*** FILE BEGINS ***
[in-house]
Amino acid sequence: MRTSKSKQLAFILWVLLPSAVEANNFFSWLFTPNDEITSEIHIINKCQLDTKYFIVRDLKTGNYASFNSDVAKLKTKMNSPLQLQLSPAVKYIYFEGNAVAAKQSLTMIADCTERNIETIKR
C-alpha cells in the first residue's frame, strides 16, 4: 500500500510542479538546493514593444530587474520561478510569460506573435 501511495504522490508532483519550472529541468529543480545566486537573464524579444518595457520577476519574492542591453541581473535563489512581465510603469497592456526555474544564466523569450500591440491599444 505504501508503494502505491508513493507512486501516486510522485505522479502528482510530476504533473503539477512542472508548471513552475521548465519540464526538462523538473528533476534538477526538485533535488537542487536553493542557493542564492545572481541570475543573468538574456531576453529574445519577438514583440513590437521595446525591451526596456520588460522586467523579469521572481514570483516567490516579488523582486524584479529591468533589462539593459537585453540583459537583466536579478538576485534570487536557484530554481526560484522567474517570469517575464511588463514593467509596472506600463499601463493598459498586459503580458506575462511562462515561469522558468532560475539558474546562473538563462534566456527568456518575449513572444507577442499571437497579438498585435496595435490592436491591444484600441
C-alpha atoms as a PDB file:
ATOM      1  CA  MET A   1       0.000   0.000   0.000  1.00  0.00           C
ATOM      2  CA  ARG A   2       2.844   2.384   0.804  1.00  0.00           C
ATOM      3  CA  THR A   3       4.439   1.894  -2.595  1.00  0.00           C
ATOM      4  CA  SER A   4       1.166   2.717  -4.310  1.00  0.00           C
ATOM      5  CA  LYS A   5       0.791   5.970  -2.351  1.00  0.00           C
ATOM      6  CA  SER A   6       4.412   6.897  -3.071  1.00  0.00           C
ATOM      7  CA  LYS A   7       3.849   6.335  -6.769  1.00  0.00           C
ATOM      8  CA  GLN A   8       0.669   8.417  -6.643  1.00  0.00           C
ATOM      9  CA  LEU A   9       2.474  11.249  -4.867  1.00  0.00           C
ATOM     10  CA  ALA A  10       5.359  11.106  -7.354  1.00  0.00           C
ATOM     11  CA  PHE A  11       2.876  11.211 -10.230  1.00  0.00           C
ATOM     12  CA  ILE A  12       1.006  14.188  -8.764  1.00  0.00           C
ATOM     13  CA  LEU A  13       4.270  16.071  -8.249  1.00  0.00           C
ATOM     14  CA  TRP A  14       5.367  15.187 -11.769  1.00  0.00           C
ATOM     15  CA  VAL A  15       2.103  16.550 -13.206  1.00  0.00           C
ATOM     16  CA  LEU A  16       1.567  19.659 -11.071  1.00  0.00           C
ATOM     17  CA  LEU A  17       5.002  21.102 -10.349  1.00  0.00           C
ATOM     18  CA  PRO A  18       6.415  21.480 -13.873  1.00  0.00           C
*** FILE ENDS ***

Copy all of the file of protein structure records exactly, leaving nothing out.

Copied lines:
[in-house]
Amino acid sequence: MRTSKSKQLAFILWVLLPSAVEANNFFSWLFTPNDEITSEIHIINKCQLDTKYFIVRDLKTGNYASFNSDVAKLKTKMNSPLQLQLSPAVKYIYFEGNAVAAKQSLTMIADCTERNIETIKR
C-alpha cells in the first residue's frame, strides 16, 4: 500500500510542479538546493514593444530587474520561478510569460506573435 501511495504522490508532483519550472529541468529543480545566486537573464524579444518595457520577476519574492542591453541581473535563489512581465510603469497592456526555474544564466523569450500591440491599444 505504501508503494502505491508513493507512486501516486510522485505522479502528482510530476504533473503539477512542472508548471513552475521548465519540464526538462523538473528533476534538477526538485533535488537542487536553493542557493542564492545572481541570475543573468538574456531576453529574445519577438514583440513590437521595446525591451526596456520588460522586467523579469521572481514570483516567490516579488523582486524584479529591468533589462539593459537585453540583459537583466536579478538576485534570487536557484530554481526560484522567474517570469517575464511588463514593467509596472506600463499601463493598459498586459503580458506575462511562462515561469522558468532560475539558474546562473538563462534566456527568456518575449513572444507577442499571437497579438498585435496595435490592436491591444484600441
C-alpha atoms as a PDB file:
ATOM      1  CA  MET A   1       0.000   0.000   0.000  1.00  0.00           C
ATOM      2  CA  ARG A   2       2.844   2.384   0.804  1.00  0.00           C
ATOM      3  CA  THR A   3       4.439   1.894  -2.595  1.00  0.00           C
ATOM      4  CA  SER A   4       1.166   2.717  -4.310  1.00  0.00           C
ATOM      5  CA  LYS A   5       0.791   5.970  -2.351  1.00  0.00           C
ATOM      6  CA  SER A   6       4.412   6.897  -3.071  1.00  0.00           C
ATOM      7  CA  LYS A   7       3.849   6.335  -6.769  1.00  0.00           C
ATOM      8  CA  GLN A   8       0.669   8.417  -6.643  1.00  0.00           C
ATOM      9  CA  LEU A   9       2.474  11.249  -4.867  1.00  0.00           C
ATOM     10  CA  ALA A  10       5.359  11.106  -7.354  1.00  0.00           C
ATOM     11  CA  PHE A  11       2.876  11.211 -10.230  1.00  0.00           C
ATOM     12  CA  ILE A  12       1.006  14.188  -8.764  1.00  0.00           C
ATOM     13  CA  LEU A  13       4.270  16.071  -8.249  1.00  0.00           C
ATOM     14  CA  TRP A  14       5.367  15.187 -11.769  1.00  0.00           C
ATOM     15  CA  VAL A  15       2.103  16.550 -13.206  1.00  0.00           C
ATOM     16  CA  LEU A  16       1.567  19.659 -11.071  1.00  0.00           C
ATOM     17  CA  LEU A  17       5.002  21.102 -10.349  1.00  0.00           C
ATOM     18  CA  PRO A  18       6.415  21.480 -13.873  1.00  0.00           C